Tales of a working mom: When a full moon isn’t so pretty

Four boys of a working mom

Working women define their own success

 

A few days ago marked the eighth birthday of my son, Jack. When we took him out to breakfast I told him about the day he was born which led to thoughts of where I was in my life at the time I was pregnant with him and then after I returned to work. All of these memories swirled around in my head as I continued to contemplate the recent commentary on women having it all based on Anne-Marie Slaghter’s thoughts.

When I was pregnant with Jack eight years ago I worked full time. After he was born I reduced my hours to part time and then figured out I was doing the same amount of work but getting paid a part-time salary. I also noticed I was more conflicted working part-time than when I worked full time. It was an uncomfortable position to be in and one that made me feel guilty a lot. I felt like I wasn’t performing the role of employee or mother well. After awhile I went back to full-time work thinking that would be a better solution. And for some time, that schedule (and pay) gave me greater clarity.

When I had my first two children I also ran the gamut of figuring out what I wanted. I tried not working, working part-time at home as a consultant and working full time at another agency.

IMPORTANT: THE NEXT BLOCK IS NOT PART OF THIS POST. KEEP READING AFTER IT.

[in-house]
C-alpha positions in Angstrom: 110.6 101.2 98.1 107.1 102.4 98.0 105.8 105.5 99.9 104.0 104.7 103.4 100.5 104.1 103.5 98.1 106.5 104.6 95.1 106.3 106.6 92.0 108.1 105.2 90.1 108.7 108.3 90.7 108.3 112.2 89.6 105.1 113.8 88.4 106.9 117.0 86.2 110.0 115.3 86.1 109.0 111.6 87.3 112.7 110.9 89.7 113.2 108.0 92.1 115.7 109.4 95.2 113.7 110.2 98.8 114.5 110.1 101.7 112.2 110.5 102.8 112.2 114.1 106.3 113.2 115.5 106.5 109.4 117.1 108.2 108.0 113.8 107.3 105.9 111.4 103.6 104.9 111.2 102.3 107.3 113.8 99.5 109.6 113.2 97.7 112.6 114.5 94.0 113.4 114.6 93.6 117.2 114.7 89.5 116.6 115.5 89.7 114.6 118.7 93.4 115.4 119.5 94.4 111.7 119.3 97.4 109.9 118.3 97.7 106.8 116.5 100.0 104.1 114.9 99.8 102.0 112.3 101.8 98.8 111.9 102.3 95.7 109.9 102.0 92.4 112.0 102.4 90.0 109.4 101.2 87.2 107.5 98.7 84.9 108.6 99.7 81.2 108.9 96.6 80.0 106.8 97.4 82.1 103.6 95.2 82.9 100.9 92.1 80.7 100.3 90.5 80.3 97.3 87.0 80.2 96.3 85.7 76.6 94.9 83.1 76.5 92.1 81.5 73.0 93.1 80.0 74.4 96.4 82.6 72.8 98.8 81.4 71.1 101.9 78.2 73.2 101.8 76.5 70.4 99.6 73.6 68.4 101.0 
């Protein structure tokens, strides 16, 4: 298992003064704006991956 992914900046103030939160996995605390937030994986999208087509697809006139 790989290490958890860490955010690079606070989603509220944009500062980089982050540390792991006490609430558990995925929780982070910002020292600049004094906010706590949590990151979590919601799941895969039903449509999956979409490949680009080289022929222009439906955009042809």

When I worked full time at an agency, I found myself with a 50 minute commute through the mountains and often traveled in the dark.

A few weeks into my job and I was driving back home and came across a person mooning me in the middle of the highway. I figured it was a sign to quit that rat race. So I did. After three weeks on the job. (I’m a fast learner.)

Over the years I have figured out a few things about myself. The first is that I am happiest when I am working. And that doesn’t mean happy only at work. It means that I am a much happier person all around, at work or at home. And having a happy mom means a lot to my children.

The other thing I figured out is I define my own success. No one else does it for me. It doesn’t come from other women telling me what to do or think I should be doing. It’s a personal decision that needs to be respected by all women. The other thing I have learned over the years is that life fluctuates and you have to fluctuate with it. What worked a year ago, might not necessarily work today. And that’s OK.

Fast forward to today, and I now have four children and run a business. Are there sacrifices? Of course there are. Do I make every event my children are in? No. But we, as a family, make sure that either me, my husband or my mom are there to cheer them on as they grow. Is life easy? No way. But I have learned to roll with the punches and not sweat the small stuff.

Do I think I have it all? That’s not the right question to ask. Am I happy? One hundred percent yes.

Written by

Lisa Cruz has more than 18 years of experience in public relations. This includes working for a variety of industries such as health care, construction, manufacturing and more – from both the corporate and the agency side. Her strengths are in media relations, social media engagement, message development, crisis communications, planning, relationship building, creativity and enthusiasm. She is able to figure out how to take a national story and turn it into a resonating pitch or intriguing content. A little insight to what makes Lisa tick? It should be noted that maintaining the status quo is never good enough for her.

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